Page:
Once there was an elephant whose name was Agustin, 50 years old, the most senior elephant in Tangkahan. Together with Medang (who died a few years ago), Agustin was brought in from Lhokseumawe, Aceh, in 2003. Both of them were brought in at the request of the Tangkahan people who wanted to move from illegal logging centers to ecotourism villages. "We asked for two elephants, to help us patrol, so that illegal forest loggers are afraid to act," said Juan Ika Sitepu, one of the ecotourism activists in Tangkahan.

    The manager of Gunung Leuser National Park fulfilled this request and sent Agustin and Medang. "I accompanied them from Aceh, using a truck," said Tejo Sudiono, a senior mahout. "The elephants were very obedient. They were also easy when taking a truck for a long trip. "

    For many people, the perception imprinted on the mind is that these elephants were rescued from the conflict area in Aceh, which at that time was a Military Operation Area (DOM). Agustin and Medang were saved from a shootout which often happened in the middle of the forest. These elephants were saved from the threat of extinction, the Sumatran elephant population lives in 1,500 in its habitat.

    Fortunately, elephants and Tangkahan residents were saving each other. "Without these elephants, we might still be trapped in illegal logging, still cutting down trees. Maybe now our forest had gone. We could be doomed already, "said Ika Sitepu.

    Agustin and Medang were then followed by the arrival of other elephants from other regions in North Sumatra. One by one the elephants arrived, completing the large family of Tangkahan CRU until now it has become nine. There were five baby elephants born in the last ten years. The birth of an elephant was considered a big event by the mahout. Understandably, it took 22 months for the elephant's mother to conceive, with extra care. Pregnant elephants cannot be climbed on their backs by humans, so that they do not bear heavy loads.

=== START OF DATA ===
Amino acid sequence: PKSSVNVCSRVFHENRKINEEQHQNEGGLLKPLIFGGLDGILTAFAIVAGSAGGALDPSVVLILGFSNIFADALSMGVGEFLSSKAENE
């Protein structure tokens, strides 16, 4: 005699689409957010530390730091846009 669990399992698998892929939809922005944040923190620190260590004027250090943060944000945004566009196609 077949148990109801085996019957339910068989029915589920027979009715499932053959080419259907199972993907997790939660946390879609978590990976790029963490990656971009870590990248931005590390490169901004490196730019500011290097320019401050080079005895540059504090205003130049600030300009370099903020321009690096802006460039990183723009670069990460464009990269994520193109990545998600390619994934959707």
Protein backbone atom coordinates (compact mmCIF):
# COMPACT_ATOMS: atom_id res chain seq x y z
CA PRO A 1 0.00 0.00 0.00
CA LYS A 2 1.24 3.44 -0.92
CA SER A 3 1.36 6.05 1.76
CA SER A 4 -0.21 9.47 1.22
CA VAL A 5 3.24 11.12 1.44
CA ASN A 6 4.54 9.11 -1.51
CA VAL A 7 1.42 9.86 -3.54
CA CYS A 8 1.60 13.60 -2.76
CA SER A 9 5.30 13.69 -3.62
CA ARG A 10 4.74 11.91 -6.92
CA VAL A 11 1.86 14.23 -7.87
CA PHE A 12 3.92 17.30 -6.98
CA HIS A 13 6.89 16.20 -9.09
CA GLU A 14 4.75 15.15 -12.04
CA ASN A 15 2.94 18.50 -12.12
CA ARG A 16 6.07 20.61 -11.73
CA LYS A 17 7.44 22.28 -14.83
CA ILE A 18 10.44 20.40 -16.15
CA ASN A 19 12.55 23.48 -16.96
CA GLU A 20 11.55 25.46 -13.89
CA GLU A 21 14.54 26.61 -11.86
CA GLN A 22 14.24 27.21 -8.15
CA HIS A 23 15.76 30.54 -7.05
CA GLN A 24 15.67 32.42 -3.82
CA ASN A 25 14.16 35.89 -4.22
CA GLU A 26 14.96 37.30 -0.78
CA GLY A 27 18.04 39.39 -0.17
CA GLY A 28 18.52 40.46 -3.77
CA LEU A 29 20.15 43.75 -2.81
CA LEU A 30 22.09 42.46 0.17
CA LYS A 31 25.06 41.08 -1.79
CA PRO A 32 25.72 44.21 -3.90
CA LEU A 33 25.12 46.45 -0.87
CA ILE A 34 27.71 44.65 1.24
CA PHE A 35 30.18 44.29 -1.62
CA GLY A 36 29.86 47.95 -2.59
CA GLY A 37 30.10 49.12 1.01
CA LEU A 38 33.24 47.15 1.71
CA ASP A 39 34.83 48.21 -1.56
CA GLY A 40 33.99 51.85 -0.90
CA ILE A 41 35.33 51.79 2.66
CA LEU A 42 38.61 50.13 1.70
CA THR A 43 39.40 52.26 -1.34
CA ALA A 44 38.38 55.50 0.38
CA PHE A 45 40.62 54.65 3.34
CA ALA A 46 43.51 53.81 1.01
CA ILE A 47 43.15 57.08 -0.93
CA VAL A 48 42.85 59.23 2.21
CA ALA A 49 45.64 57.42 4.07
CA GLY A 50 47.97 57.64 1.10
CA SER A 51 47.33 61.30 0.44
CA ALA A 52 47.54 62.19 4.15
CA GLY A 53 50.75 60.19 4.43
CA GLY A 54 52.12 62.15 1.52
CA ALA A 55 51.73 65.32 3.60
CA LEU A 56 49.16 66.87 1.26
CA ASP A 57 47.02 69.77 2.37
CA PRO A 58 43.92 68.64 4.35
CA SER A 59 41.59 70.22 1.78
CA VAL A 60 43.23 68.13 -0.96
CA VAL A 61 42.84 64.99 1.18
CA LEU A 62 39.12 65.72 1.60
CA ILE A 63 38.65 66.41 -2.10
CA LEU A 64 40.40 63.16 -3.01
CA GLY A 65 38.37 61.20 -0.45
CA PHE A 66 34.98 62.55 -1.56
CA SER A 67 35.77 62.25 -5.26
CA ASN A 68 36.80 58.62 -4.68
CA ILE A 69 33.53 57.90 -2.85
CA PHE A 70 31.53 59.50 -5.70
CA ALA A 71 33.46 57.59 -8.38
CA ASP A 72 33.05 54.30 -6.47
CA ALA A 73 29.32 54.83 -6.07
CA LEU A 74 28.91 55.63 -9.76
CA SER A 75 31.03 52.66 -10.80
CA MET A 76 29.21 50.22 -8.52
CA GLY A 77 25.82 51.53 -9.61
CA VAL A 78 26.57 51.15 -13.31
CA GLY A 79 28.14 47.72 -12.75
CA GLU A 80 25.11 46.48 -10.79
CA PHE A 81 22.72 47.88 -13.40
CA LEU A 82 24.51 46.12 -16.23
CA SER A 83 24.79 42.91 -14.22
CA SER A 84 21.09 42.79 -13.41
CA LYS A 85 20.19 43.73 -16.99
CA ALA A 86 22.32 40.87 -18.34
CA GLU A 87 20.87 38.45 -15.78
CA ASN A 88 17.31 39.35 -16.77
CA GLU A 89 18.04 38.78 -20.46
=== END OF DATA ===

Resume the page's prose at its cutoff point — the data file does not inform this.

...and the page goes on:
Unfortunately, three of the baby elephants died at the age of five. They were named Tangka, Namo, and Amelia. "They catched herpes virus that specifically attacks elephants," Tejo said. "There is no cure for this disease. Drug manufacturers are lazy to produce, maybe because it isn't profitable. ”Kristofer and Europe, two elephant toddlers, are now all mahout's favorites in Tangkahan.

    Currently the mahout is waiting for the birth of one more baby. "We are observing it. Is it Ardana or Sari who is pregnant, because it is not easy to ensure the pregnancy of an elephant, "said Tejo. Every three months, the elephants undergo a medical examination, including by inserting a tool through their anus. Whether it's to check pregnancy or to check digestive health because the elephant's digestive system are sensitive.

    The time to play with the elephants has run out. The elephants must return to the forest. Together with the handler, they will walk along the river and the Tangkahan forest. "It's time to thank the elephants. Please share the food, "said the mahout. Raw bananas and pumpkin pieces were handed to us. It felt amazing when we feed the elephants. "Thank you, Sari. Thank you, Europe, here is your food. "

    I could not imagine what these elephants felt. Hopefully they enjoyed our company.  Slowly, they walked towards the river, going to cross into the forest area. Then, Sari raised her trunk and sprayed me. She then stroked my cheek. Suardana said, "This is how Sari said thanks."

    MARDIYAH CHAMIM